The Centers for Disease Control and Prevention (CDC) is relaxing restrictions on moving dangerous substances at a high-security lab, weeks after a series of safety scares.
The CDC said Thursday that it had lifted a moratorium on transferring dangerous biological materials to a lab that conducts tests for tuberculosis. The facility will be allowed to begin transporting dead samples of tuberculosis to lower-level labs so scientists can test whether patients have drug-resistant strains of the disease.
The move is the first sign the CDC is starting to relax its safety measures put in place after the recent anthrax scare. The agency said it is giving priority to relax the moratorium on transporting deadly pathogens for labs that are directly involved in diagnosing patients.
The agency also announced the formation of an external review board to assess safety procedures at its facilities.
“This group will provide advice and guidance to the CDC Director [Thomas Frieden] and CDC’s new Director of Laboratory Safety [Michael Bell],” the agency said.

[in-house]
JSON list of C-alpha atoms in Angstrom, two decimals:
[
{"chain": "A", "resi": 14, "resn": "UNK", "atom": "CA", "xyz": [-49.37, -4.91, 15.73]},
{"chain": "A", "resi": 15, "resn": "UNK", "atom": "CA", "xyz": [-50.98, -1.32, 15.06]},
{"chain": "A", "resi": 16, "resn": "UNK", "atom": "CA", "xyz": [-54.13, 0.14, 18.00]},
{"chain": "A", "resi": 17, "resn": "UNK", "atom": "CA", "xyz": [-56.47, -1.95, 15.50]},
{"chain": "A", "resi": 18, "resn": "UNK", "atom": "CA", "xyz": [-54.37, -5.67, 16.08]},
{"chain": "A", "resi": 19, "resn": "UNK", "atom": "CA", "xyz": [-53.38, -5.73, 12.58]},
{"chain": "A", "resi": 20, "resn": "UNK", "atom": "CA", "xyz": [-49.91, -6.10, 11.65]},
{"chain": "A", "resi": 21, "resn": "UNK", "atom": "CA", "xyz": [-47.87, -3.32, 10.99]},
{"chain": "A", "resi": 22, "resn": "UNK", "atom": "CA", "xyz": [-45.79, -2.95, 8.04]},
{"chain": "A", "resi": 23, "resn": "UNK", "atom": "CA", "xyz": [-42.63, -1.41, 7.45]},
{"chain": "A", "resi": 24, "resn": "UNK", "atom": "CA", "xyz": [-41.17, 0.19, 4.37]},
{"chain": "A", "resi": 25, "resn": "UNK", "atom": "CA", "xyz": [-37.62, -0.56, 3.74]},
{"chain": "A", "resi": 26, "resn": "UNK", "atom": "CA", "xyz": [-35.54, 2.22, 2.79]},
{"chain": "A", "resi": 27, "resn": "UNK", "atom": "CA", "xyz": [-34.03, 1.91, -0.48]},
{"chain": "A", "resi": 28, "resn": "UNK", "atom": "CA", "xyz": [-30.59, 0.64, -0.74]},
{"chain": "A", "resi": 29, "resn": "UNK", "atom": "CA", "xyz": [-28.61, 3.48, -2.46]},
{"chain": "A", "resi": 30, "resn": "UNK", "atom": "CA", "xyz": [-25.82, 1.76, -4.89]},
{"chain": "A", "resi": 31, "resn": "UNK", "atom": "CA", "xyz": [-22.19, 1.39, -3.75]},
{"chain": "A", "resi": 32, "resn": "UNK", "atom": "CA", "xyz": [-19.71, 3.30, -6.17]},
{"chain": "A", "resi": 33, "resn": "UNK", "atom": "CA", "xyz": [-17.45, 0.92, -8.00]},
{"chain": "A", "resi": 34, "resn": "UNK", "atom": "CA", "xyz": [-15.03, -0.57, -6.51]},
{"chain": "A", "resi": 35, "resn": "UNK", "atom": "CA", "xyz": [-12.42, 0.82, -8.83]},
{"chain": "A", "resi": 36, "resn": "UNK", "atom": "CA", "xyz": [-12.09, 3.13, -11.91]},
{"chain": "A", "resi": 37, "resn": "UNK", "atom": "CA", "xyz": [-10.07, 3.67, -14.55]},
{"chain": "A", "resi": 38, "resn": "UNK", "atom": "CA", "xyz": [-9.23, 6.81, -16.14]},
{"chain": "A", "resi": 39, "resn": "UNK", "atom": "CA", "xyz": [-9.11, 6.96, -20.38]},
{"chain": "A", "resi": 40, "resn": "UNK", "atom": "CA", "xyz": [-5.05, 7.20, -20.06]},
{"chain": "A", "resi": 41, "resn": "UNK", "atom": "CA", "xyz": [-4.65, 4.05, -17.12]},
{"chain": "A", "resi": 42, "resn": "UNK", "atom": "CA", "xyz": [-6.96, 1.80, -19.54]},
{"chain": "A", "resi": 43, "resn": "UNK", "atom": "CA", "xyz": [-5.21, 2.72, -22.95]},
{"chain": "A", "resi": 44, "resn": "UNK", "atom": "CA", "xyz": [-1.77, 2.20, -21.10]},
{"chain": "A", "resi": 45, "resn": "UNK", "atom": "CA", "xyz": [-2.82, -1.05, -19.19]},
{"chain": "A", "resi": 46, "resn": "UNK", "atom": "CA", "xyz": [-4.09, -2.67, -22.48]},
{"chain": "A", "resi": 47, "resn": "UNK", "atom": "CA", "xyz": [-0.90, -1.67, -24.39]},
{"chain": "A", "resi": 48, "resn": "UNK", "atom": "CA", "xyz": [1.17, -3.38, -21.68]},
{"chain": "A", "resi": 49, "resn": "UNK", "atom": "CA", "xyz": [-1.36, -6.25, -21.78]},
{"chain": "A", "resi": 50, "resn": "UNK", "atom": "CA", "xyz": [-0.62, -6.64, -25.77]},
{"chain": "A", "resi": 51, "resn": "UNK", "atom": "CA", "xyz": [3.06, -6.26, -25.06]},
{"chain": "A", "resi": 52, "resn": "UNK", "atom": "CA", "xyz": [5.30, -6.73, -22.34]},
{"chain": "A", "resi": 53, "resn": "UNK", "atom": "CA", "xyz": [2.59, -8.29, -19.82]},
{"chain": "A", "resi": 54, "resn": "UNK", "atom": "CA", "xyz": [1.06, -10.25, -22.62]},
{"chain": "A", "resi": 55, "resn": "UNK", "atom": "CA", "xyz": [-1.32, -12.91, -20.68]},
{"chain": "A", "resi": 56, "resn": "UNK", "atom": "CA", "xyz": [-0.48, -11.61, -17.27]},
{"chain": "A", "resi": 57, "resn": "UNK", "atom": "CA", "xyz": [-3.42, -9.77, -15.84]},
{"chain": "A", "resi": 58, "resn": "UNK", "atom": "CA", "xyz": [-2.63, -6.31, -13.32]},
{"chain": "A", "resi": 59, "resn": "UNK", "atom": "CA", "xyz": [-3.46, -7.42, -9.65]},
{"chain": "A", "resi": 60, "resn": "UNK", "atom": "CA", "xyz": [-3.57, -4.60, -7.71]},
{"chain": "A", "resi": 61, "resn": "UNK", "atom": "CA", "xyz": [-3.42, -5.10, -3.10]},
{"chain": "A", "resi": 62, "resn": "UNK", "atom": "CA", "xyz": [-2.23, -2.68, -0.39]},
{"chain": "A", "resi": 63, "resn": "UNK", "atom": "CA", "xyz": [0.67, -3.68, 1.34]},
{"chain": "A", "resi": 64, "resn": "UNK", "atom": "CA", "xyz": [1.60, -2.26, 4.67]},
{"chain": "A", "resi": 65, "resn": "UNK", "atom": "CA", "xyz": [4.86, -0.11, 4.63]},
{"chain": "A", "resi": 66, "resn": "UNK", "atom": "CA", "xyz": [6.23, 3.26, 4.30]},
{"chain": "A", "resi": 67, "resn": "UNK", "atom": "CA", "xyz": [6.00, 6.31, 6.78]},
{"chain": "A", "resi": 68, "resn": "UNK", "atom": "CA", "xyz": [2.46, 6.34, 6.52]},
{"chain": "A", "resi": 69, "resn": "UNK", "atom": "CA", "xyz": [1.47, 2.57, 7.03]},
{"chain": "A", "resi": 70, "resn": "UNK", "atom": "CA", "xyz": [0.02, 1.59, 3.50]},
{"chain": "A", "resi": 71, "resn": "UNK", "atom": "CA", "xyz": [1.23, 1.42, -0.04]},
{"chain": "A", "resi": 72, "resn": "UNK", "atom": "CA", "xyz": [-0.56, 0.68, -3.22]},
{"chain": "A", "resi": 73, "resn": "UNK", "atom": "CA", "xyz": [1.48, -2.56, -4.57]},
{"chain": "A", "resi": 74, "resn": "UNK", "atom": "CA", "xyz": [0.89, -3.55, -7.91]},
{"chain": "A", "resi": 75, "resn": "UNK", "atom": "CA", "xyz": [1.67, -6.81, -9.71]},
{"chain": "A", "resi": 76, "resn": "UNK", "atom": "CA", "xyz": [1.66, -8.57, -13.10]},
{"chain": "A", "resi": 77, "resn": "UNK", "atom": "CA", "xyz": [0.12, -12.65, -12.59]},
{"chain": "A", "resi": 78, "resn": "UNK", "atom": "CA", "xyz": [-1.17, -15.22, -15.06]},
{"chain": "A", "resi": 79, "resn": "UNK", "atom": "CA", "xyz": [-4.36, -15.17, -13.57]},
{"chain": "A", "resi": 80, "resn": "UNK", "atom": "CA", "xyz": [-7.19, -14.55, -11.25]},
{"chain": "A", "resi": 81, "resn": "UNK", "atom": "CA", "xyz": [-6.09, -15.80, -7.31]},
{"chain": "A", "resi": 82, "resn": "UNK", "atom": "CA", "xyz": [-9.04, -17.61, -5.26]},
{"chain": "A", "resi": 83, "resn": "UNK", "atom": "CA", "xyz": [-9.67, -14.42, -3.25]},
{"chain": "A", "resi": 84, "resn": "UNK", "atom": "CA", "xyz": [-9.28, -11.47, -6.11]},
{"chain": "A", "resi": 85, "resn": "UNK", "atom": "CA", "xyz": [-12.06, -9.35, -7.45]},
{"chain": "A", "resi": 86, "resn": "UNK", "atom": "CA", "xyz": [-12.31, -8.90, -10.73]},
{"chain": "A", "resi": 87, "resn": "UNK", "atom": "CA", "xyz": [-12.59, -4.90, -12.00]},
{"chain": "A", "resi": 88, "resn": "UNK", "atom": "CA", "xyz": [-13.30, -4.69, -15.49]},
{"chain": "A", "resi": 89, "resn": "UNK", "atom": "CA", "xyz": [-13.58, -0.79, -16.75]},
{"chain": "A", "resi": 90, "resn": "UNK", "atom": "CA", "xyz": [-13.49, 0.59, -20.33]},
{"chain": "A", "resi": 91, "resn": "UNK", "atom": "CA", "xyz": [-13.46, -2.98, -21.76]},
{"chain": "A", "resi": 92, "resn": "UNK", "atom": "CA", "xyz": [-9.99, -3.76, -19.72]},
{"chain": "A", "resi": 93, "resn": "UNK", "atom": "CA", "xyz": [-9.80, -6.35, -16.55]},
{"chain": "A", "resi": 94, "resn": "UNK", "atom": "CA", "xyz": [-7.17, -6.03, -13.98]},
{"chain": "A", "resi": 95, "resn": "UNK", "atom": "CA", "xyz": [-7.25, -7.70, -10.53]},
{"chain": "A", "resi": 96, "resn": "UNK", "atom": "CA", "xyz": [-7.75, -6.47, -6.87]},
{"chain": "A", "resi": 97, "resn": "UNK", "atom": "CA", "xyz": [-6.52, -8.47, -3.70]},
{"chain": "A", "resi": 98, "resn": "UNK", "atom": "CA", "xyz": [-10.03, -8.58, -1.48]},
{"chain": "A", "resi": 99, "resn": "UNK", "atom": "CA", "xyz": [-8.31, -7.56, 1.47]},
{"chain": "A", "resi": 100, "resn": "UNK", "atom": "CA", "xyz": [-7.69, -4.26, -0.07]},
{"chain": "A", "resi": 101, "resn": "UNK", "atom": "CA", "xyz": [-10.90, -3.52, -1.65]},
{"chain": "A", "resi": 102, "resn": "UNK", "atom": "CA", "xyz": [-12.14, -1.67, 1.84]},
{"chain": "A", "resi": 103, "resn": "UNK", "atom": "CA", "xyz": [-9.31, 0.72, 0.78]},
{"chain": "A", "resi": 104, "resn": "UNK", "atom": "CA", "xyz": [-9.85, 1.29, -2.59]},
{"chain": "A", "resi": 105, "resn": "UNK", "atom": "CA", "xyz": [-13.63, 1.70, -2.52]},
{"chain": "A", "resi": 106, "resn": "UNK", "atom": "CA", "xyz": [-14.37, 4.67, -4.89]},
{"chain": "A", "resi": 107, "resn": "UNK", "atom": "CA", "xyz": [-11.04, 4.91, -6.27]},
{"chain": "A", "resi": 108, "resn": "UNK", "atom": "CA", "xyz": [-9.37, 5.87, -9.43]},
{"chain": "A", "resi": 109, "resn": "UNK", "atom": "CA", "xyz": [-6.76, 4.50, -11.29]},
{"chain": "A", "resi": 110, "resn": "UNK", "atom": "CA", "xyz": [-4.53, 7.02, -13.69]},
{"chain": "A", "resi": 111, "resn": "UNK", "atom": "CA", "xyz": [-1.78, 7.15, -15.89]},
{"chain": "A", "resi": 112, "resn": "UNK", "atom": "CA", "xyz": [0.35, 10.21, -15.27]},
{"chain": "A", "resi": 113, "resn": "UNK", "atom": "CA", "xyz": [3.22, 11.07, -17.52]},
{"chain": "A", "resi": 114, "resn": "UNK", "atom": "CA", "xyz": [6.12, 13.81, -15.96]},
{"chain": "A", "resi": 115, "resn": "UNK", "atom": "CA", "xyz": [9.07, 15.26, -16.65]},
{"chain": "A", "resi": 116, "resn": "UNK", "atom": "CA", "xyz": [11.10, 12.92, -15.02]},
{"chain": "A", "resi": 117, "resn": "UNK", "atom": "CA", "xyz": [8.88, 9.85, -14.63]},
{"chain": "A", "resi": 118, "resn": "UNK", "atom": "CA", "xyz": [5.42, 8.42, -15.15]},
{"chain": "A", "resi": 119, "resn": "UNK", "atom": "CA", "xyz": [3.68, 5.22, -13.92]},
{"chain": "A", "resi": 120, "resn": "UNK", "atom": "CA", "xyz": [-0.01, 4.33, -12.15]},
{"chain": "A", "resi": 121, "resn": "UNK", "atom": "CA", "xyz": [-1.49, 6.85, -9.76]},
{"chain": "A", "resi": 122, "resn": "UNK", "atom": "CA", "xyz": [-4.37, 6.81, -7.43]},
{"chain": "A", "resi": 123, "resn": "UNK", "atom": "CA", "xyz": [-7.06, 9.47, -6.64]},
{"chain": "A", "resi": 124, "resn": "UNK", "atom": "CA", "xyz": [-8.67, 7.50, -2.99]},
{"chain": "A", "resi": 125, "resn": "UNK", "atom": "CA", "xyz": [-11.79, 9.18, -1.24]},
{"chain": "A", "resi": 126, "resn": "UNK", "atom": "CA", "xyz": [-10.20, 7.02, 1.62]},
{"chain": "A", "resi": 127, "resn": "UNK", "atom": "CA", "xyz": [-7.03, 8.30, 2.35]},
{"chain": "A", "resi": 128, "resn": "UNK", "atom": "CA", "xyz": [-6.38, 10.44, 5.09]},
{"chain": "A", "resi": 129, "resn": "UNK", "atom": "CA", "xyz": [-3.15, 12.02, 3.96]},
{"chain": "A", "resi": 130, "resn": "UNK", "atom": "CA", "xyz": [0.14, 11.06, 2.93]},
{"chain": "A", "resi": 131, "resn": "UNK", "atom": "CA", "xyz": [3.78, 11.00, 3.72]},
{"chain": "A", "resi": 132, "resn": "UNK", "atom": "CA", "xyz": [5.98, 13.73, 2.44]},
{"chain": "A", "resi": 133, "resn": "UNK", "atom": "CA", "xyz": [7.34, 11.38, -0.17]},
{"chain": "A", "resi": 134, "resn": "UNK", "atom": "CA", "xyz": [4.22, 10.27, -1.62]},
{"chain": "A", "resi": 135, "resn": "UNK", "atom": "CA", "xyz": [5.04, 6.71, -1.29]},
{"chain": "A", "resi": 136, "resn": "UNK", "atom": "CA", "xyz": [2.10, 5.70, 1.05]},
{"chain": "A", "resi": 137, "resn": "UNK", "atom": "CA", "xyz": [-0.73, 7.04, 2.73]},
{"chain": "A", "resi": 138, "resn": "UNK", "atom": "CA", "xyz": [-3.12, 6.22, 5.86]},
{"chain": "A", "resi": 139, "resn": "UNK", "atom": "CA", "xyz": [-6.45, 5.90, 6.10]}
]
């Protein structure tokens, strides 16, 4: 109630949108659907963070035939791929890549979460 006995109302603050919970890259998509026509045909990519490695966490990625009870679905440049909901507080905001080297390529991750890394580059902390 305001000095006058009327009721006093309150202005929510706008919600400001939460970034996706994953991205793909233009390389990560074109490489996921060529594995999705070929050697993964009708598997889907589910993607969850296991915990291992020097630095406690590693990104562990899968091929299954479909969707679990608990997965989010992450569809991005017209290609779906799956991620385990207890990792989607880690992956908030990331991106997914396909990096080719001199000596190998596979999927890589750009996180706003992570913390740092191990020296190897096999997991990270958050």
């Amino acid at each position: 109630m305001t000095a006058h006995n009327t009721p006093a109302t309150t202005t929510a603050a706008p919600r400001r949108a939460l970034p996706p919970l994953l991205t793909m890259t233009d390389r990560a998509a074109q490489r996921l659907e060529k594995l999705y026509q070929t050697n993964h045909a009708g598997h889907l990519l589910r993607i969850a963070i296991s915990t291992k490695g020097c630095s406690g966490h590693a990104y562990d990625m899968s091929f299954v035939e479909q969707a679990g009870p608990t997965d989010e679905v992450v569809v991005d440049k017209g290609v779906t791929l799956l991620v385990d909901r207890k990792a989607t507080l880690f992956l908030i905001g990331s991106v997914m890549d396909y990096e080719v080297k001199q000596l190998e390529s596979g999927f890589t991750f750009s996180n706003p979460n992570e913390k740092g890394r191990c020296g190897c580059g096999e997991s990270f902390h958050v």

The group includes researchers from academic institutions including Duke University, Stanford University and the University of North Carolina, Chapel Hill.
They are tasked with identifying safety issues at CDC labs and to recommend changes. The group is set to meet for the first time in early August to begin their review.
The agency did not provide a timeline when the moratorium would be lifted on other high-containment labs, and emphasized the two labs involved in the anthrax and avian flu scares are still closed.